The Tyler City Council this morning approved the final draft of the Tyler 1st comprehensive plan update.

The comprehensive plan update serves “as a guide for making decisions for the future growth and development of the city of Tyler,” according to city council communication.

Tyler 1st, formerly Tyler 21, addresses issues such as transportation; parks and recreation; historic preservation; business and economy; downtown revitalization; and housing and neighborhoods. Education also has been added to the plan.

“It defines a vision for the future linked to overall goals and policies and contains strategies and action items for achieving the goals,” Tyler Planning Director Heather Nick said.

According to the city council communication, the 20-year plan “should be periodically evaluated to ensure that the community’s vision and goals are still being met and that the strategies and action items for achieving the goals are still valid.” The city began work on conducting the five-year update in January 2013, according to the city council communication.

In January, Tyler 1st Comprehensive Plan Steering Committee members received implementation plan updates from City Engineer Carter Delleney, Parks & Recreation Director Stephanie Rollings and Ms. Nick. They also heard updates from Tyler Police Chief Gary Swindle, managing director of public safety, and Assistant City Manager/Communications Director Susan Guthrie.

Among the items in the plan update, Delleney previously said, is reviewing policies and Texas laws "to implement shared lanes for bicycles" and requiring bus bay turnouts "for major new developments in the site plan and building permit process."

Ms. Rollings previously said items also include developing a "Green-up the Gateway" plan and developing Gladys and T.B. Stewart Park as a heritage park.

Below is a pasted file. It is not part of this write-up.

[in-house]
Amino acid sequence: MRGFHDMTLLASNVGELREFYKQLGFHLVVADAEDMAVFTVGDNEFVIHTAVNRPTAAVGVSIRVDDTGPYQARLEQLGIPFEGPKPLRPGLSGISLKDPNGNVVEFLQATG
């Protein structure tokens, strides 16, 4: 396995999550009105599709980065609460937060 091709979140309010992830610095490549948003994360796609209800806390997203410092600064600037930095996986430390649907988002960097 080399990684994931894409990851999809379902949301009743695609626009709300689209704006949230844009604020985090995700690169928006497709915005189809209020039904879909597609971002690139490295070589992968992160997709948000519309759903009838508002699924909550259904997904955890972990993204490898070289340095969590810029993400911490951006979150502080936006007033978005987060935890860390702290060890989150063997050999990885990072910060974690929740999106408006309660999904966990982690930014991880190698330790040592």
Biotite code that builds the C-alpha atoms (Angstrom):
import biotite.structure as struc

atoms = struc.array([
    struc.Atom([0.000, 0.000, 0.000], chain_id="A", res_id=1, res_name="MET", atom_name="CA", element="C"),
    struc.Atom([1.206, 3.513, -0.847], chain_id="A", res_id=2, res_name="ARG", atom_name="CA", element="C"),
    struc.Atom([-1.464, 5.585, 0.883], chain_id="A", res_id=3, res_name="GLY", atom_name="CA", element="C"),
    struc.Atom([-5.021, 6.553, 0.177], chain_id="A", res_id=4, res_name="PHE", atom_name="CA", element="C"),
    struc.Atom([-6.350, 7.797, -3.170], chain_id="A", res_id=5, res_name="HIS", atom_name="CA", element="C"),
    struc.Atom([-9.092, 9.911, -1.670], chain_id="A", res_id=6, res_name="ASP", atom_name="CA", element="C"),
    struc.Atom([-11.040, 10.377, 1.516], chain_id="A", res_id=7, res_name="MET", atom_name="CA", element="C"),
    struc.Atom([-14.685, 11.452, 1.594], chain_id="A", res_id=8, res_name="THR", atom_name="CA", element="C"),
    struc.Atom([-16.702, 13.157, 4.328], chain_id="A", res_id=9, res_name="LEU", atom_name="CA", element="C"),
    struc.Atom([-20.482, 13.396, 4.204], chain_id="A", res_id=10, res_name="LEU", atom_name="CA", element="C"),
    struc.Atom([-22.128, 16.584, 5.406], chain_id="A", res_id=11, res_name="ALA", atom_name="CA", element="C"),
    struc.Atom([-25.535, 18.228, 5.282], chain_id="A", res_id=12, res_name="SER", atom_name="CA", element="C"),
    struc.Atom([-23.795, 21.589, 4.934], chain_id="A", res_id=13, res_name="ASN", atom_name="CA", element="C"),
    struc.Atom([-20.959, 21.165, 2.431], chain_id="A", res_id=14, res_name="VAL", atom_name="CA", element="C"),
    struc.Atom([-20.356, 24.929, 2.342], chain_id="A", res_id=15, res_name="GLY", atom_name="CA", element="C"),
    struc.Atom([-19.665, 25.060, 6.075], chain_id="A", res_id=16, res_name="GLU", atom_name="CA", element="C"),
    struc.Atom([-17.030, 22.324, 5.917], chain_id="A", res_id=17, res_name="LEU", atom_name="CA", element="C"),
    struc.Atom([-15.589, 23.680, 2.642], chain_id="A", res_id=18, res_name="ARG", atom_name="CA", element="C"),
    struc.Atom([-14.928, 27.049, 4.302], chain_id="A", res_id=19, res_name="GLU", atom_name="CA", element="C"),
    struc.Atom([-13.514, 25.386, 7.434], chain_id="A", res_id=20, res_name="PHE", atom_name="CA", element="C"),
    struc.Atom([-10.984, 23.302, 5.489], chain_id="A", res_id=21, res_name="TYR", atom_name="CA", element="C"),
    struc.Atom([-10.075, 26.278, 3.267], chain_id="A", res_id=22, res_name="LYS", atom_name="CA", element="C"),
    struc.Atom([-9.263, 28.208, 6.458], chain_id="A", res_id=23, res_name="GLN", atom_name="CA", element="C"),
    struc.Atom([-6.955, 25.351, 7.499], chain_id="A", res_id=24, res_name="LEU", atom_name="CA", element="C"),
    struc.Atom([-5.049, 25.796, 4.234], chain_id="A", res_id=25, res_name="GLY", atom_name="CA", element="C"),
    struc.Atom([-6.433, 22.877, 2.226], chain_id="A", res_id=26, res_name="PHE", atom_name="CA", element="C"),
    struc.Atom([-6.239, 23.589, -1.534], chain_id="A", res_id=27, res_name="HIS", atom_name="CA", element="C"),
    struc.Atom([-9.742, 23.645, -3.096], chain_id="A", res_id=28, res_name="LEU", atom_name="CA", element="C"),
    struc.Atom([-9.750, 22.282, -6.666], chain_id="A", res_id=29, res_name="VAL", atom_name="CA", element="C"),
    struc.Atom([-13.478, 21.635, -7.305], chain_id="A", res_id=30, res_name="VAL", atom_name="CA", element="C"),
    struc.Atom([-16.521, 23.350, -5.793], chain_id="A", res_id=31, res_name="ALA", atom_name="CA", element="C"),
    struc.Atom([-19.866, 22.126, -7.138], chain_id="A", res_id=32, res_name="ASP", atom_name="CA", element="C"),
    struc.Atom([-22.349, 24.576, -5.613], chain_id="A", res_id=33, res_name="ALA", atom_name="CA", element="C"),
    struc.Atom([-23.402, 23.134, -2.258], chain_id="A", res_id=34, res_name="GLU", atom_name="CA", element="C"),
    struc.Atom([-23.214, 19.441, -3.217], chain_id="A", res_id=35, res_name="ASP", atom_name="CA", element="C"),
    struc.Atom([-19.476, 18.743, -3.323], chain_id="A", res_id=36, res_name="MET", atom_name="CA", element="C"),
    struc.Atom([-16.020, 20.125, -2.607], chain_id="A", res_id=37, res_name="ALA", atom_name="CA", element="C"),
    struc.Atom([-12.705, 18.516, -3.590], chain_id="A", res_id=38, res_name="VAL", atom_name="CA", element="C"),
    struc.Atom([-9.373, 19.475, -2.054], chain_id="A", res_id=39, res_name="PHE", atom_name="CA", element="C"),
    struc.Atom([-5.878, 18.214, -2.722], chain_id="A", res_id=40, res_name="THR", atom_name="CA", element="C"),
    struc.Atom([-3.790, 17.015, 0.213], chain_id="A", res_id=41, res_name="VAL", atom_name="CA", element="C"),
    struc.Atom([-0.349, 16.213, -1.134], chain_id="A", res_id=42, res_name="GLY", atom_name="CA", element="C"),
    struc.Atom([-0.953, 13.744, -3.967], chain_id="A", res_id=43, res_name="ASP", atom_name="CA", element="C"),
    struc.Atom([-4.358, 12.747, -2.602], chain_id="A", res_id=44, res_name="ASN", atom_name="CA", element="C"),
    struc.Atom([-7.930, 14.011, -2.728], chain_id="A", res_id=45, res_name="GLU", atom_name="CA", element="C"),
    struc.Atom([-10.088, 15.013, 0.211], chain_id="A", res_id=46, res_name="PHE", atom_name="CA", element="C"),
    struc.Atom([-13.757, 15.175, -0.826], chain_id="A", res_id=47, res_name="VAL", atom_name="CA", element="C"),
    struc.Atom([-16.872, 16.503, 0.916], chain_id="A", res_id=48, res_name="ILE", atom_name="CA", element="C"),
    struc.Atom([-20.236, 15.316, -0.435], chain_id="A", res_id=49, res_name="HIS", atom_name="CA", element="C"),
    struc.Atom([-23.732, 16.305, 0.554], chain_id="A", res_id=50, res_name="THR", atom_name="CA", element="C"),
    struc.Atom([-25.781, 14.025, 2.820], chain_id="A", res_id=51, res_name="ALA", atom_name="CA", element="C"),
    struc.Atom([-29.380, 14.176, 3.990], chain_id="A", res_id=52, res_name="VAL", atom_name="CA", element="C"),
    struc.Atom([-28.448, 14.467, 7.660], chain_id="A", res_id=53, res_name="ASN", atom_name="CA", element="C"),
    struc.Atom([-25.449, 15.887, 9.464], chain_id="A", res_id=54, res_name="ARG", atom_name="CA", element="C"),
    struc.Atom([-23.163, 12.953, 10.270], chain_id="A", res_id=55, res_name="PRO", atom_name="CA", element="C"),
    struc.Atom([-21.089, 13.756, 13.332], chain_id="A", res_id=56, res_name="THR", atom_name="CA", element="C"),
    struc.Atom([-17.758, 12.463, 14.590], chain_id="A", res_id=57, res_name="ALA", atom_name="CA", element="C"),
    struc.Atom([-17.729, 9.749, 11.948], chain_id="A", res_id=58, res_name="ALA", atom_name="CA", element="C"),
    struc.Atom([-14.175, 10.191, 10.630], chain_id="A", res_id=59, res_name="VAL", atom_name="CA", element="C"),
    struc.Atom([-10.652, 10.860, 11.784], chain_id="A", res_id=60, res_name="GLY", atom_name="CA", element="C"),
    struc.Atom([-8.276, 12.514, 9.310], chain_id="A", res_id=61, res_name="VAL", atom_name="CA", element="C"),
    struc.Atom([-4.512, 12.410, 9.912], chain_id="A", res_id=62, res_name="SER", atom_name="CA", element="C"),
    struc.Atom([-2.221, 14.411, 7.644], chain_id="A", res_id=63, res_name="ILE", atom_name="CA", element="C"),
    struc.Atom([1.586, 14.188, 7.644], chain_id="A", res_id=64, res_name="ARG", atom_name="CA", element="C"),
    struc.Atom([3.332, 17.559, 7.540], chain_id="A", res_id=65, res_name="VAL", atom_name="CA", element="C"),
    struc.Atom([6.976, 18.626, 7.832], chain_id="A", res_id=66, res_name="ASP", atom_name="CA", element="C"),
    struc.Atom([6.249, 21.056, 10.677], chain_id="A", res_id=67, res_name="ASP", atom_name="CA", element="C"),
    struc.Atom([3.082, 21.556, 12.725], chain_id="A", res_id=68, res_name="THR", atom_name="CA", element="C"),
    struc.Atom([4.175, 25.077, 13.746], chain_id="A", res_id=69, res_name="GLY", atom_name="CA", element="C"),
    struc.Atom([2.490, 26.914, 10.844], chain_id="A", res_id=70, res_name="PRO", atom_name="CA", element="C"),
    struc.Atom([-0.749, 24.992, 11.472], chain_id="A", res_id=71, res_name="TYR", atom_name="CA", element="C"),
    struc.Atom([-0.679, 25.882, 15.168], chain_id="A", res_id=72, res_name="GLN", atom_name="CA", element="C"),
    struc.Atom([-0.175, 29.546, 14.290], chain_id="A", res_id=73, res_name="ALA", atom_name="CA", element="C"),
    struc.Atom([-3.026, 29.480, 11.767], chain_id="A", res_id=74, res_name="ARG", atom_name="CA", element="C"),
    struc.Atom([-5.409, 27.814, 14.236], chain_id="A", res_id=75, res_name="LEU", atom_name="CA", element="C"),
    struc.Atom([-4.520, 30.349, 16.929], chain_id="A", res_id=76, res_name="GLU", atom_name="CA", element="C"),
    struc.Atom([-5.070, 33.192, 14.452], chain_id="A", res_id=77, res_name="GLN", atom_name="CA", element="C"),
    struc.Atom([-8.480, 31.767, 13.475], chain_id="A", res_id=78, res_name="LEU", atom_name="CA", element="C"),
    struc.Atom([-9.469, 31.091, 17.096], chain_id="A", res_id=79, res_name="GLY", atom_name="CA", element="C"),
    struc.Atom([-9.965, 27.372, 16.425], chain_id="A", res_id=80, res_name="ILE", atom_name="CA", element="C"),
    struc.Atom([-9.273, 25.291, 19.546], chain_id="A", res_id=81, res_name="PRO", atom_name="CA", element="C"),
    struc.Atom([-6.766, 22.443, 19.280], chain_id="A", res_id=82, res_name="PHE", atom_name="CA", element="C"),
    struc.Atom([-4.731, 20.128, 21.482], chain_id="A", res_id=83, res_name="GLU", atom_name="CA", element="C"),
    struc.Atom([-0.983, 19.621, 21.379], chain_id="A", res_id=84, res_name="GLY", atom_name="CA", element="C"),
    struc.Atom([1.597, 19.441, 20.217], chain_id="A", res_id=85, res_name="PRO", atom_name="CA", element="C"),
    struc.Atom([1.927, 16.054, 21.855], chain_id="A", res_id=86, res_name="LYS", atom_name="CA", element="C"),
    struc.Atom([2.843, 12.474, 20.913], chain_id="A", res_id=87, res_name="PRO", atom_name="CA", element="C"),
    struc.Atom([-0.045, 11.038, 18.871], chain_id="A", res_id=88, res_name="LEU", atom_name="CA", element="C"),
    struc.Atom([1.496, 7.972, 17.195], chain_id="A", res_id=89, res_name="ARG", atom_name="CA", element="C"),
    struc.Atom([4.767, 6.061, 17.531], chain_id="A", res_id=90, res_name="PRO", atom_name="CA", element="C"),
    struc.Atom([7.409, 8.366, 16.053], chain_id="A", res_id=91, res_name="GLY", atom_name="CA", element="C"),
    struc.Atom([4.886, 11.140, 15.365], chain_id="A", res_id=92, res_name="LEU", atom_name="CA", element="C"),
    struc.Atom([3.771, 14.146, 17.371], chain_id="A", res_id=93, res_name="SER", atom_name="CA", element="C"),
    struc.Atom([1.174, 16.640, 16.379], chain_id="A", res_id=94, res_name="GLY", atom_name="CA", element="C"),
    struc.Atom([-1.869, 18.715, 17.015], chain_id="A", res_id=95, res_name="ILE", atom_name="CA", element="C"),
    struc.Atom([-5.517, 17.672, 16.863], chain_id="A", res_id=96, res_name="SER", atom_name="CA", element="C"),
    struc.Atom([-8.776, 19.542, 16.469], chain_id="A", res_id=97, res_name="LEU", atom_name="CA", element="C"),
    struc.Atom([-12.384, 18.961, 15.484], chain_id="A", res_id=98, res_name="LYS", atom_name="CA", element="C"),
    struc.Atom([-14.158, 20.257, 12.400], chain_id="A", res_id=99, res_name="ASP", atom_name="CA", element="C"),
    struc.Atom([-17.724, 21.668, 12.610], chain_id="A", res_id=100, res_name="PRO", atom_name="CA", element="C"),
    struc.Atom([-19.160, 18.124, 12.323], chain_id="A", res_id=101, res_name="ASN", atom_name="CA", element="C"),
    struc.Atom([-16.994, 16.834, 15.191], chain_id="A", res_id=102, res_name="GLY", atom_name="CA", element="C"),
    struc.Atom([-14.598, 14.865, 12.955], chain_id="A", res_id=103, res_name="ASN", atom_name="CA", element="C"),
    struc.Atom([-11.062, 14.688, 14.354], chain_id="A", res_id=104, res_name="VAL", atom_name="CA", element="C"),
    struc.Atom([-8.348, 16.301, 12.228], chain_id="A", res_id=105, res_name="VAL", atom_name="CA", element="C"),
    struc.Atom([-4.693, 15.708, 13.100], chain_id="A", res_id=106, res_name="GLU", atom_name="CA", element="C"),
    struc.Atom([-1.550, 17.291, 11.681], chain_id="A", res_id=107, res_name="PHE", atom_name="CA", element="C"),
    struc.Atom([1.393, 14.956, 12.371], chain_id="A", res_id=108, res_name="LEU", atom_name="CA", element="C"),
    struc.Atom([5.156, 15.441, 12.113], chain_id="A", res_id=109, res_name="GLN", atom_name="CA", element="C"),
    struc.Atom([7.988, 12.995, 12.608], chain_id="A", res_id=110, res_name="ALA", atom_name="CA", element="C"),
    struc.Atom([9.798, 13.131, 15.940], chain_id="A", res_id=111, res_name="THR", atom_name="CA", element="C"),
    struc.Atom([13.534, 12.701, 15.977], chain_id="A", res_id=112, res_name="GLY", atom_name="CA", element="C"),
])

Ms. Nick previously addressed historic preservation and future land use.

She said in January that items include conducting a heritage tourism development study and developing and implementing a Black History Month Program.

Swindle previously said that as areas are developed in the north end, the idea is to add pocket parks, green space, "anywhere we can utilize trail systems."

In discussing downtown, Ms. Guthrie said in January that items include marketing for downtown and "working to strengthen businesses and recruit new businesses to downtown."

As far as business and the economy, she previously said items include more sports tourism, "continuing to promote oil and gas industry" and "working with key stakeholders to grow residency programs in Tyler."

With education, she previously said there are many items, such as working with Tyler ISD on implementation of its strategic plan, "implement strategies developed by the Business Education Strategic Plan" and evaluating businesses and their internship and mentoring programs.

She said in January that other education items include determining five key outcomes the community wants to see with academic achievement and developing public service ad campaigns.

Information about the comprehensive plan is available at

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